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Correctional Officers – Being Selfish is a Good Thing
By Carl ToersBijns, former deputy warden, ASPC Eyman, Florence AZ
Published: 02/24/2014

Moral compass As public servants we are taught to be unselfish and devoted to public needs and demands while giving up some of our own and do so generously. Now, I don’t have a problem with being a good public servant and my service record will reflect I cooperated generously and unselfishly towards the common good we often talk about in the criminal justice system. The fact remains we are born being selfish and that’s a fact.

There need not be a conflict between society’s needs and your own. One can give generously and still receive sufficient self-gratification to be satisfied with your desires socially and culturally. It does, after all is said, boost your morale and the morale of others. Being selfish creates a personal incentive to excel or do better in life if kept in perspective. The trick is to align or merge your selfishness with those demands of your organization, stockholders, and community.

Law enforcement personnel aligned with their work, joint self- development and performance are positive attributes for others to benefit from thus it should never be taken away or criticized when it appears to be balanced in nature and actions. I think it’s fair to say that it is the organization that benefits the most when an employee seeks to excel and shares or gives those benefits to the job and team. Together they will work steadfast for mutual gains as well as a motivator for noble morale. The reasons for this is clear - Good morale and a motivated employee will:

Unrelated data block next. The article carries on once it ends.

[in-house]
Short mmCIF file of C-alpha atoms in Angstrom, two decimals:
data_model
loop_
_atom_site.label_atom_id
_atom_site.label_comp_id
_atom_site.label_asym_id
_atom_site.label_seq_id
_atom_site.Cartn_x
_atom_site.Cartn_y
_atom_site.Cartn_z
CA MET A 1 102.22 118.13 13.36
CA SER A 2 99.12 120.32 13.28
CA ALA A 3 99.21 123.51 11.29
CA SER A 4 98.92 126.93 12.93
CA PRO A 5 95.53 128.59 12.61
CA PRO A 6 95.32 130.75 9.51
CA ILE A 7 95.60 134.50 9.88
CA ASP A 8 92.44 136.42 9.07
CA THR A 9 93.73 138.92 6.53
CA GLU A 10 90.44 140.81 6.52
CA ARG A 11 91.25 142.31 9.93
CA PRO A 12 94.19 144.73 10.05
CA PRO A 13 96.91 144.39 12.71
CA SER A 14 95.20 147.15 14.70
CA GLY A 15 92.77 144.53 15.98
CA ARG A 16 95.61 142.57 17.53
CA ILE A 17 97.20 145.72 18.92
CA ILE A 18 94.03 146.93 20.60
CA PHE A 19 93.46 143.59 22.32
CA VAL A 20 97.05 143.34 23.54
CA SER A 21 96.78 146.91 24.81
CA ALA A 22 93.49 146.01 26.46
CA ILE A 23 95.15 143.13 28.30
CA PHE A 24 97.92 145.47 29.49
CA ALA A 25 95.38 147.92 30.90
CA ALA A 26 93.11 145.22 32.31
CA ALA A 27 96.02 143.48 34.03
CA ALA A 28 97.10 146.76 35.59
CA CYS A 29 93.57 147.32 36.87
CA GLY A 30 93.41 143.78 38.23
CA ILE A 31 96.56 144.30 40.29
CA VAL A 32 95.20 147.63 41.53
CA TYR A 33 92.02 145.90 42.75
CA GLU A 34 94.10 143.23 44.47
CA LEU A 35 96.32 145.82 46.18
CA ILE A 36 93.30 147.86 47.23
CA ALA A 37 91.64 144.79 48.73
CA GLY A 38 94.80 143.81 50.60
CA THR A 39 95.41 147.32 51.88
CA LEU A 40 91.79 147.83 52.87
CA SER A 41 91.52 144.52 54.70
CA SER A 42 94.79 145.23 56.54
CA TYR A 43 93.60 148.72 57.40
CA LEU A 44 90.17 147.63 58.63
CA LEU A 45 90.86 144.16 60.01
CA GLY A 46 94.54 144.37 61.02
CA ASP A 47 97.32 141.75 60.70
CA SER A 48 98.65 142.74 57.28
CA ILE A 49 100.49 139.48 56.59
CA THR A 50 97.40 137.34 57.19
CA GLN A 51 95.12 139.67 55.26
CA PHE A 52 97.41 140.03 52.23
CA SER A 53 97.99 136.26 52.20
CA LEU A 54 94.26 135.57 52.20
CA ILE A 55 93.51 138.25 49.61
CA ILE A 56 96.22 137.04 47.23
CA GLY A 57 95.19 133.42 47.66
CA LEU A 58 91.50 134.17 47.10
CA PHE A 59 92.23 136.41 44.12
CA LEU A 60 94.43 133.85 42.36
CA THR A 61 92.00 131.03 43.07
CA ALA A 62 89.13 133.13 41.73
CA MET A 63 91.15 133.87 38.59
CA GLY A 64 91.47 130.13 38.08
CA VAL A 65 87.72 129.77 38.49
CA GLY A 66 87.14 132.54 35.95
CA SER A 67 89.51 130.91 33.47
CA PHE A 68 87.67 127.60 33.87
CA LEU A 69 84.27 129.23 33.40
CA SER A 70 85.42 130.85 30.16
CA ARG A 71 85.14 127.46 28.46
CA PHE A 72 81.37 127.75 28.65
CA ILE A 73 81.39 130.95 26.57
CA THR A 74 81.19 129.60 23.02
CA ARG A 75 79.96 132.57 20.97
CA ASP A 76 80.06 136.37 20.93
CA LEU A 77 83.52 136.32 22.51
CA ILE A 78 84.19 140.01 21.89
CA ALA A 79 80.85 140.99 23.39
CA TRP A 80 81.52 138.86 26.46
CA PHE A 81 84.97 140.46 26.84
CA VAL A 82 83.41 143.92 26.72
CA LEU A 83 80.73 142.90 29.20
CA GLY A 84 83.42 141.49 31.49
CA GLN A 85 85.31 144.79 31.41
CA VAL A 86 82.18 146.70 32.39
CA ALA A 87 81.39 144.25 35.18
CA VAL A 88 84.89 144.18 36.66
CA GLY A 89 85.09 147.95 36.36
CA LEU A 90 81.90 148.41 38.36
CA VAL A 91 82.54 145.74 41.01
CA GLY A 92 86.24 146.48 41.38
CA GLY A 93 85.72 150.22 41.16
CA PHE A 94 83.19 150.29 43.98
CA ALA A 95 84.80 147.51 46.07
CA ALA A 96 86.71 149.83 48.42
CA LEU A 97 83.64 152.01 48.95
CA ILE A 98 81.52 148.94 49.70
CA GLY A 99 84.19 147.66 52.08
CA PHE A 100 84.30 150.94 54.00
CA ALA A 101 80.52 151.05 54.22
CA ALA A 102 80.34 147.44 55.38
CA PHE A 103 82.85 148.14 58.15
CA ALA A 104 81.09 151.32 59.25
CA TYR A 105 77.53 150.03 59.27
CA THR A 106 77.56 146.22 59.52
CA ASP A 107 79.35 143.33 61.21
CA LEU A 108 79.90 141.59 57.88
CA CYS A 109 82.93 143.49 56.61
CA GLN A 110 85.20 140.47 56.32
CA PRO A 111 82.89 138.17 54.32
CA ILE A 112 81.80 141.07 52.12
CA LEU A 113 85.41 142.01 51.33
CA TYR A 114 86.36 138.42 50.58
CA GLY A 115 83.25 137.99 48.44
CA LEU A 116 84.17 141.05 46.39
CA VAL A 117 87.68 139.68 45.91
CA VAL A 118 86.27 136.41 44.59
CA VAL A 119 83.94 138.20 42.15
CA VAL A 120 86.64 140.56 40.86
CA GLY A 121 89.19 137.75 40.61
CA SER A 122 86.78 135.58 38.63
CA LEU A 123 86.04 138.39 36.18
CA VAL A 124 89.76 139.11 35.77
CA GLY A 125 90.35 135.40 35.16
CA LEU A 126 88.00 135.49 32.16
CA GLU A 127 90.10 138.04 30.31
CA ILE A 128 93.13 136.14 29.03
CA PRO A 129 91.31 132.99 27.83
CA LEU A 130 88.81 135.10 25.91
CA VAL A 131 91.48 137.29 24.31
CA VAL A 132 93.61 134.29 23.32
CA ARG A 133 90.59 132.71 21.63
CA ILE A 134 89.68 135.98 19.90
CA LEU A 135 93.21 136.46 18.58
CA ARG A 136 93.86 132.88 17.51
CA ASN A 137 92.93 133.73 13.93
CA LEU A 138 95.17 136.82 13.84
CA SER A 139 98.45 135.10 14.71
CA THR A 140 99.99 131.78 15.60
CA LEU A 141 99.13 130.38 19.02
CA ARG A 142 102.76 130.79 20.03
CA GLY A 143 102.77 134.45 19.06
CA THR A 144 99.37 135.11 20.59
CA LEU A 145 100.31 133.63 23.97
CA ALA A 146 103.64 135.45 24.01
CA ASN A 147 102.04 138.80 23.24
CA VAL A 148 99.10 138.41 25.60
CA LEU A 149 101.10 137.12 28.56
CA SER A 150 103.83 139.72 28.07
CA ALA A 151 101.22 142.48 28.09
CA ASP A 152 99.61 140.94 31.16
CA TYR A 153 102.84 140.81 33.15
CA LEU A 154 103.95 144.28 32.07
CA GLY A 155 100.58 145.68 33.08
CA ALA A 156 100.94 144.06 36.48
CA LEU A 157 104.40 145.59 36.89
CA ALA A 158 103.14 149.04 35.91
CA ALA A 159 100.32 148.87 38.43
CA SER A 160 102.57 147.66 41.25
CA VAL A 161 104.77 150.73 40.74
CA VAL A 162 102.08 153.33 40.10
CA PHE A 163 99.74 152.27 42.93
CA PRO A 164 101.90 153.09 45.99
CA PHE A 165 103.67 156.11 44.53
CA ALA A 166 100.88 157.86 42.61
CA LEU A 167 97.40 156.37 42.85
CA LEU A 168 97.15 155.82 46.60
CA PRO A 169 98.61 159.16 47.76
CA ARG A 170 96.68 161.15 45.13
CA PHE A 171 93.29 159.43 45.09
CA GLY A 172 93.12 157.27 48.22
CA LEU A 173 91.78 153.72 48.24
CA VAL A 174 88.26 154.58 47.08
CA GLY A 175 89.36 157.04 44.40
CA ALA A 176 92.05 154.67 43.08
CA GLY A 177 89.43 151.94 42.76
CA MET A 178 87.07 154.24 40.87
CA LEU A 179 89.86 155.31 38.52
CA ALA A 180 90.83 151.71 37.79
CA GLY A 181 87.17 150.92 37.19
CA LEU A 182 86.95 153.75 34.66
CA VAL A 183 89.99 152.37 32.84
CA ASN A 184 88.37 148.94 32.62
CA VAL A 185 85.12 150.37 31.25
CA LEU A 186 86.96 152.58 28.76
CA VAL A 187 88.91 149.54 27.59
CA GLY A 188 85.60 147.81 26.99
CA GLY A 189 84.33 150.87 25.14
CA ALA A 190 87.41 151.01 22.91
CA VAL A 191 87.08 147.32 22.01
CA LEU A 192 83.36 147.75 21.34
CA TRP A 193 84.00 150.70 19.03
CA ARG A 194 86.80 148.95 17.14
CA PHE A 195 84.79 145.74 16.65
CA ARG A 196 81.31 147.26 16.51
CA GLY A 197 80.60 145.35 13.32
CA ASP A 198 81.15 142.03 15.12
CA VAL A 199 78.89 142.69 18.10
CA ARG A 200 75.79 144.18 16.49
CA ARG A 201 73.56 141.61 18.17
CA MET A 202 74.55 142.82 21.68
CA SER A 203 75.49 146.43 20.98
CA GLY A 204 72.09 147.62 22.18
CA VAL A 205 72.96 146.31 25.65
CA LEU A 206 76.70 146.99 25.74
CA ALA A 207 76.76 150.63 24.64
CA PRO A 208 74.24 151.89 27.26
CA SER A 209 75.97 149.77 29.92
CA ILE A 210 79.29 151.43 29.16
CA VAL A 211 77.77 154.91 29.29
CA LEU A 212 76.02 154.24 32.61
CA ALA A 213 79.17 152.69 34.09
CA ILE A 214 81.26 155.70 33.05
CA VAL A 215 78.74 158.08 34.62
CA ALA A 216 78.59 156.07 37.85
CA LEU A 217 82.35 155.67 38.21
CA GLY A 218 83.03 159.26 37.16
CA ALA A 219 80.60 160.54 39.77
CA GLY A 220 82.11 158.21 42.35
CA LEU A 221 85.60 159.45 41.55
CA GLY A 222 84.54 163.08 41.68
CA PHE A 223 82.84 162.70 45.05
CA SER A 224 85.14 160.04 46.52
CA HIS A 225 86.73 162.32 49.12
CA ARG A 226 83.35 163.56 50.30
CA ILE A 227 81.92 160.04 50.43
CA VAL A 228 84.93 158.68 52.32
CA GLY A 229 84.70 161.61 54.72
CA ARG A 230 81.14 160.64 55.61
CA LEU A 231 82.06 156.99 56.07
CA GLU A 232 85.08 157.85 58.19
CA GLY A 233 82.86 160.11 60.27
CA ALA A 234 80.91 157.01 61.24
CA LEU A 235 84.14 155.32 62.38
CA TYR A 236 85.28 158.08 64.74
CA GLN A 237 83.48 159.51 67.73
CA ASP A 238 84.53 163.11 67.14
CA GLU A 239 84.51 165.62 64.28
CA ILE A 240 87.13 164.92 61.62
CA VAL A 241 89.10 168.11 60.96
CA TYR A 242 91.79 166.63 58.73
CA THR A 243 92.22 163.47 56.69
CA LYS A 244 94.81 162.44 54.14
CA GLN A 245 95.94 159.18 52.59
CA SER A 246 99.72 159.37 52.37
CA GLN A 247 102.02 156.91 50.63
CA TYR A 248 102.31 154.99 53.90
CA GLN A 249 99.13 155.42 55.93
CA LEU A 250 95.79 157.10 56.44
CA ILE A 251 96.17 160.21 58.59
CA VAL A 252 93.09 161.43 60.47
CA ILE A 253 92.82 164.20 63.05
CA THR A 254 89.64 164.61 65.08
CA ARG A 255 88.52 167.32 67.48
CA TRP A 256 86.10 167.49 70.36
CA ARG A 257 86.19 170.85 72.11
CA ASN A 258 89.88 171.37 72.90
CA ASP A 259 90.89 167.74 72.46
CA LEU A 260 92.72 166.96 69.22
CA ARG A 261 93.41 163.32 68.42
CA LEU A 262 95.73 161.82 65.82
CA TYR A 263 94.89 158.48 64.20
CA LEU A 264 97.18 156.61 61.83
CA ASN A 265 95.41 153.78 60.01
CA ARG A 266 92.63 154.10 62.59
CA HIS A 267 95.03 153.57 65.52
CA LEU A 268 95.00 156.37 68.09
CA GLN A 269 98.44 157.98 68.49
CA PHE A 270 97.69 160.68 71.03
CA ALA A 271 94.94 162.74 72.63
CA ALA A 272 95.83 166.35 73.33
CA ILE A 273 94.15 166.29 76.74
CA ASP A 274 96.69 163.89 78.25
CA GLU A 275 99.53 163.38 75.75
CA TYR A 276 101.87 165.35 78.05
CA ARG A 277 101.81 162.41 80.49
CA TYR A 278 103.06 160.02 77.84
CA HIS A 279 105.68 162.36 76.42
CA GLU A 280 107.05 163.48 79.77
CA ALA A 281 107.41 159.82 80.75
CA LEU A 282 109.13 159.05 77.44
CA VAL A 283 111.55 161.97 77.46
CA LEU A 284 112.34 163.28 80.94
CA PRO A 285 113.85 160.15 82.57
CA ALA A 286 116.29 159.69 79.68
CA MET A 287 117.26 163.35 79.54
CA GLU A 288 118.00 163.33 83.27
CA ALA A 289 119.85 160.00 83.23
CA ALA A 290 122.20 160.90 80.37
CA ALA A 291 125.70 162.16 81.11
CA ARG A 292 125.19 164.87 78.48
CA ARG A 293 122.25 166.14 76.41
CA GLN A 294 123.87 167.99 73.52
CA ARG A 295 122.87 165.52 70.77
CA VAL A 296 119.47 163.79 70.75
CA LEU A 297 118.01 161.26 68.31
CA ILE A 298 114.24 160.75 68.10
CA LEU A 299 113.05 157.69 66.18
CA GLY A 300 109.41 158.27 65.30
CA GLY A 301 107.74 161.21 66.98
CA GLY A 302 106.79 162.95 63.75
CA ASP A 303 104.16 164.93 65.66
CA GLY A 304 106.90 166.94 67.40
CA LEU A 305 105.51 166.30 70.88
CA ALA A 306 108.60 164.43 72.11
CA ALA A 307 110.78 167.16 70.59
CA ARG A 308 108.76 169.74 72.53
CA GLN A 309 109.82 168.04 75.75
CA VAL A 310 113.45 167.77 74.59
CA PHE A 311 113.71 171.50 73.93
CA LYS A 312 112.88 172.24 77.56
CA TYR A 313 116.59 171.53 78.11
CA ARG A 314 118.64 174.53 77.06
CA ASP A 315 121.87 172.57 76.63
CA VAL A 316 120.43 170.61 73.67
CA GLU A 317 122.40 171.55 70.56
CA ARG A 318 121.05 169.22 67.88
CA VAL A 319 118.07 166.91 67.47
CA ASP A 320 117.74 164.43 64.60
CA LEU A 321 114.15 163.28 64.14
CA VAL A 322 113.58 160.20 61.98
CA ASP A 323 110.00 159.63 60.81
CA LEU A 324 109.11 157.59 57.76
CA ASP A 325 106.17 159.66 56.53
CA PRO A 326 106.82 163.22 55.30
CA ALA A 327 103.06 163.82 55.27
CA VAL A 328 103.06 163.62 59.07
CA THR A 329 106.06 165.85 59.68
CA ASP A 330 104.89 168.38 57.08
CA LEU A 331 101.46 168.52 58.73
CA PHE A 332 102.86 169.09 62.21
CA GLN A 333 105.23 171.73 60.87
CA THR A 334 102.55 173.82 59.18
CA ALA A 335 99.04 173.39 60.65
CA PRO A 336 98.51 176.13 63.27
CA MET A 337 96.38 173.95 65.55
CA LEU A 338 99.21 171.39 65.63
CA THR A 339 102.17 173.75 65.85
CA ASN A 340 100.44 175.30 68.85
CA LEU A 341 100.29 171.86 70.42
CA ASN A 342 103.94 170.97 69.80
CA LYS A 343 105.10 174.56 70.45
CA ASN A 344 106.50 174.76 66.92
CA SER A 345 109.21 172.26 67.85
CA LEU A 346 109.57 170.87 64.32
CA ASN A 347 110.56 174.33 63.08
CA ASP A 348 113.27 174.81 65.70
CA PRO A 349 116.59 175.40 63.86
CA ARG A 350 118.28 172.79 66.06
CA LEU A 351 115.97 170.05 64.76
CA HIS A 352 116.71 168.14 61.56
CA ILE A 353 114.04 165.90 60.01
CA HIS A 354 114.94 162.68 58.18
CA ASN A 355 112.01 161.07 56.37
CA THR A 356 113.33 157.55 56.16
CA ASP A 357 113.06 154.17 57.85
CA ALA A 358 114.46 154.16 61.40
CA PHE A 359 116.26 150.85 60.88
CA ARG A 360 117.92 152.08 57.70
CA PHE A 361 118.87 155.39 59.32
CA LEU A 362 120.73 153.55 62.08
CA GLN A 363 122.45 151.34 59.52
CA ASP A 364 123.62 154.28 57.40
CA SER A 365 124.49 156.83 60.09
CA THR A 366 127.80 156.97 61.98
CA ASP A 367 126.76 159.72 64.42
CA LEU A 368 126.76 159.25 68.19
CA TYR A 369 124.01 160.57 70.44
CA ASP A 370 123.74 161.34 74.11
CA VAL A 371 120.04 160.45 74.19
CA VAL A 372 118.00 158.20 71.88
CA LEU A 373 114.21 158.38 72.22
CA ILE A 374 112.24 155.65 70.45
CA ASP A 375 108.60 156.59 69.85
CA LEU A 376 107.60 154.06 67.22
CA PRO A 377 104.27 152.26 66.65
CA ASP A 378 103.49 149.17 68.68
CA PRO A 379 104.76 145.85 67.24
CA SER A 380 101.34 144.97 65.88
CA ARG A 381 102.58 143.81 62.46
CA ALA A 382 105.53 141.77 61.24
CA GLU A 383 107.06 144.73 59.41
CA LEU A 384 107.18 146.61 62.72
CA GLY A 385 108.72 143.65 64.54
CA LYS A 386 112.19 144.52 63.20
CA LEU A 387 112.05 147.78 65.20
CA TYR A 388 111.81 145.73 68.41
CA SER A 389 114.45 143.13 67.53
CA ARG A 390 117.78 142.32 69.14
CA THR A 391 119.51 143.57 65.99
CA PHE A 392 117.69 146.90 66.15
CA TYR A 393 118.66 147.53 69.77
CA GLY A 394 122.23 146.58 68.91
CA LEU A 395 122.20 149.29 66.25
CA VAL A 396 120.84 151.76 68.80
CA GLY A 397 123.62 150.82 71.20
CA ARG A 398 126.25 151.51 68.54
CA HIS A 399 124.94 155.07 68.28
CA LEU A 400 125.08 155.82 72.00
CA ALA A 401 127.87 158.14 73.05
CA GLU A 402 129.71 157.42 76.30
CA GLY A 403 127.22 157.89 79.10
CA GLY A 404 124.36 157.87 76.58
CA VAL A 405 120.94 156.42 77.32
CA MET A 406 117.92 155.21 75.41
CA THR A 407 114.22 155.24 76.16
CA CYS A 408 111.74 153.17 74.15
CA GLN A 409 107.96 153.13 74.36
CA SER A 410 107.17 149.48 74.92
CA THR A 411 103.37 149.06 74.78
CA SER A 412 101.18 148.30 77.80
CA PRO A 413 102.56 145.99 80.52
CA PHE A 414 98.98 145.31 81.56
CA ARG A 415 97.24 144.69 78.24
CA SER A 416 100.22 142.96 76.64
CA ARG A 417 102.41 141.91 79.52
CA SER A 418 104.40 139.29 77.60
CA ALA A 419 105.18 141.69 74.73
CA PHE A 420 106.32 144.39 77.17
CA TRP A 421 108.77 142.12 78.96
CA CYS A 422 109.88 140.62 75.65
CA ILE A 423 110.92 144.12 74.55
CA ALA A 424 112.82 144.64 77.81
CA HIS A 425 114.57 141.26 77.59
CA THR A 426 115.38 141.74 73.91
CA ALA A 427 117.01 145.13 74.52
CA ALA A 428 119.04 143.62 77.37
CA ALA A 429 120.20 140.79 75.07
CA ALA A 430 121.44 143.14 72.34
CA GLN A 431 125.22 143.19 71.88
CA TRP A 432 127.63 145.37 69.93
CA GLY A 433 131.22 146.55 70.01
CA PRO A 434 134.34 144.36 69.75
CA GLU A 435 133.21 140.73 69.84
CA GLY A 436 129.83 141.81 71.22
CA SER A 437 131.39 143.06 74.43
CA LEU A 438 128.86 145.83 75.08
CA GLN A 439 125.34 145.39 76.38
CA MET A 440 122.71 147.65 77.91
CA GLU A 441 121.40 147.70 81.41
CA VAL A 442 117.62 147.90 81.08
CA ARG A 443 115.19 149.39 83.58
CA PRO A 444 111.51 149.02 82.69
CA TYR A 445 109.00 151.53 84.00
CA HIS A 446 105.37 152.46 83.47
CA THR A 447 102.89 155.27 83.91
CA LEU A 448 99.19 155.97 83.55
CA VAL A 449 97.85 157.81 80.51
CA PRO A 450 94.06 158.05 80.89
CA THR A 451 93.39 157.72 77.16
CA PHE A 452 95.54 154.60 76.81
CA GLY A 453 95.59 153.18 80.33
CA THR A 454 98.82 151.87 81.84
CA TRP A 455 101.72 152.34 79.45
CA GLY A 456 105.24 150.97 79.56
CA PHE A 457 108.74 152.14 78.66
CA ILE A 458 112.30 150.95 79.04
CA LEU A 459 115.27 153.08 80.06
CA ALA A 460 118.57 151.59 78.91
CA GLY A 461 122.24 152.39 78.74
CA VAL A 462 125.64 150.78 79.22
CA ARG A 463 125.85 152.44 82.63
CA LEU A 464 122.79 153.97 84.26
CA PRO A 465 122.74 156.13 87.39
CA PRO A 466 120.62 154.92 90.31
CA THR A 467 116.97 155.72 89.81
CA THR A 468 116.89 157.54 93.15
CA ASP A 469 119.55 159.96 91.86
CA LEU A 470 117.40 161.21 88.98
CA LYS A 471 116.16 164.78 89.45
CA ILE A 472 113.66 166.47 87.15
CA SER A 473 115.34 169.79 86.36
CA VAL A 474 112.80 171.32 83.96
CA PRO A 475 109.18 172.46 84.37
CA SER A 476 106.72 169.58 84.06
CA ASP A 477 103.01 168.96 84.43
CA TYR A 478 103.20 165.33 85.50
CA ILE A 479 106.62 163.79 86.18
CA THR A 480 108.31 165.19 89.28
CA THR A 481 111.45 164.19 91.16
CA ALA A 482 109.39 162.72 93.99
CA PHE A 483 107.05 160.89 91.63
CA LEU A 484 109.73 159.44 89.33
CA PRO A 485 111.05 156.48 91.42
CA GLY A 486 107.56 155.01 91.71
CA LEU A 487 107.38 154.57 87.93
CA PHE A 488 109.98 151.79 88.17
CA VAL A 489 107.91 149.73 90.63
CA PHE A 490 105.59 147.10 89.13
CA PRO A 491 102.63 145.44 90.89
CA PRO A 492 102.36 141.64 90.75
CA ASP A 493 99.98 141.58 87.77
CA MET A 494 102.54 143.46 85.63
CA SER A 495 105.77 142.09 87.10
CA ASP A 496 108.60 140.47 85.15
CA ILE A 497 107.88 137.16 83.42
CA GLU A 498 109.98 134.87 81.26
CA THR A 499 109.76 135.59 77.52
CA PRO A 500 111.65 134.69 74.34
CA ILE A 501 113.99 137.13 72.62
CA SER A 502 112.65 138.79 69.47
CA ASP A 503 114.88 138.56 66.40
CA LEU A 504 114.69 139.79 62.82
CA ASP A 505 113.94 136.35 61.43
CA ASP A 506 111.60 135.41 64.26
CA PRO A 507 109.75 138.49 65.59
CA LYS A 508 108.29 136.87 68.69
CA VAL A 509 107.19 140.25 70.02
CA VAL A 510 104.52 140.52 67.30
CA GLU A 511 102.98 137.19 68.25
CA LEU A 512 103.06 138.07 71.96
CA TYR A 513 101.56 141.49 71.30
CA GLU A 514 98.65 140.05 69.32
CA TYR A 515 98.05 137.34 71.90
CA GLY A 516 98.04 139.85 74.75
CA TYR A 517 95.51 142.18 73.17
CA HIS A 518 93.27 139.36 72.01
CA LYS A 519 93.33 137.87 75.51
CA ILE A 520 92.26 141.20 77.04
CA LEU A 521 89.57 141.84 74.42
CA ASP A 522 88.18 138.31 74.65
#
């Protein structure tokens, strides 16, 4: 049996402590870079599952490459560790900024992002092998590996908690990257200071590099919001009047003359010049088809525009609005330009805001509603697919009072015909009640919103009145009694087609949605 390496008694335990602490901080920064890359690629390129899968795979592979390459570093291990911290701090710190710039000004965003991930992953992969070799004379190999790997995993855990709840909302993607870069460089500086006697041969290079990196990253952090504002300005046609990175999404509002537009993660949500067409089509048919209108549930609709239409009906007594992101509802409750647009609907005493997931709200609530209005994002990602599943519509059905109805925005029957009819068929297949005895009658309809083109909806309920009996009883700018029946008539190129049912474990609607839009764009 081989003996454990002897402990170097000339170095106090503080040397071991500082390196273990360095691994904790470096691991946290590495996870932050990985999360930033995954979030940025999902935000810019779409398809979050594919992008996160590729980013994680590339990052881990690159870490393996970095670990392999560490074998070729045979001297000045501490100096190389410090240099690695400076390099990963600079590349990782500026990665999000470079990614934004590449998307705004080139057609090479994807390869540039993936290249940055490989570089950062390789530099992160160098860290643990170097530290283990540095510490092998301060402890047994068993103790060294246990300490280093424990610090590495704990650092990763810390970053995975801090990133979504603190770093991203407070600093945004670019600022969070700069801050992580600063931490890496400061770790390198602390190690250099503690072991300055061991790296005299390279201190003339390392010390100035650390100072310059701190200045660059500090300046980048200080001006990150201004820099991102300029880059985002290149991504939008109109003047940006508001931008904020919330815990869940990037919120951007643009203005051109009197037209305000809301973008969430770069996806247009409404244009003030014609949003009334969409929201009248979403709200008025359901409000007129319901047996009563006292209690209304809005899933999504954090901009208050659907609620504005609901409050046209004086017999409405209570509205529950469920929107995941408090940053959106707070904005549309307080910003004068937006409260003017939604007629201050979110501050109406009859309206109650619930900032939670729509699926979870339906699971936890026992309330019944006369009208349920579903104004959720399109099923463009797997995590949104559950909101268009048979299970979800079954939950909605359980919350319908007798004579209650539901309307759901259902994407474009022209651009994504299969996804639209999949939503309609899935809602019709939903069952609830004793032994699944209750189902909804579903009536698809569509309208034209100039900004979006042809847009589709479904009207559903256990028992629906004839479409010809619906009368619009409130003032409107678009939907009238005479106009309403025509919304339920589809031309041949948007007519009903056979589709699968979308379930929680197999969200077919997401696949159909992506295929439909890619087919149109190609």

• Enhance the mission of the agency as both parties are satisfied with job and performance levels.
  • Discourage chaos or disorder and impact his or her disciplinary record by being in harmony with agency expectations or mission statement.
  • Encourage a closer look [related to background check, educational history and prior work history credibility] by the agency to see if person can be considered for promotional opportunities [after probationary periods are completed]
  • Become an asset to the organization and treated as such to maintain value as a positive asset
  • Begin a self-development assessment for future opportunities and align with workplace opportunities
  • Keep them fresh and avoid a “burnout” status by staying healthy and alert mentally and physically
  • Assuring agency cooperation in promoting self-interests and leadership opportunities and work as a team
  • Avoid visions of doom and see opportunities that may also impact team members as future supervisors
  • Become or remain an optimist, be realistic and maintain a measured idealistic approach to the job
  • Willingness to participate in more agency challenges or special projects.
  • A loyal workforce and less vulnerable to be poached by other agencies and create permanent interests in agency and mission and impose an attitude of ownership
Corrections.com author, Carl ToersBijns, (retired), has worked in corrections for over 25 yrs He held positions of a Correctional Officer I, II, III [Captain] Chief of Security Mental Health Treatment Center – Program Director – Associate Warden - Deputy Warden of Administration & Operations. Carl’s prison philosophy is all about the safety of the public, staff and inmates, "I believe my strongest quality is that I create strategies that are practical, functional and cost effective."

Other articles by ToersBijns:



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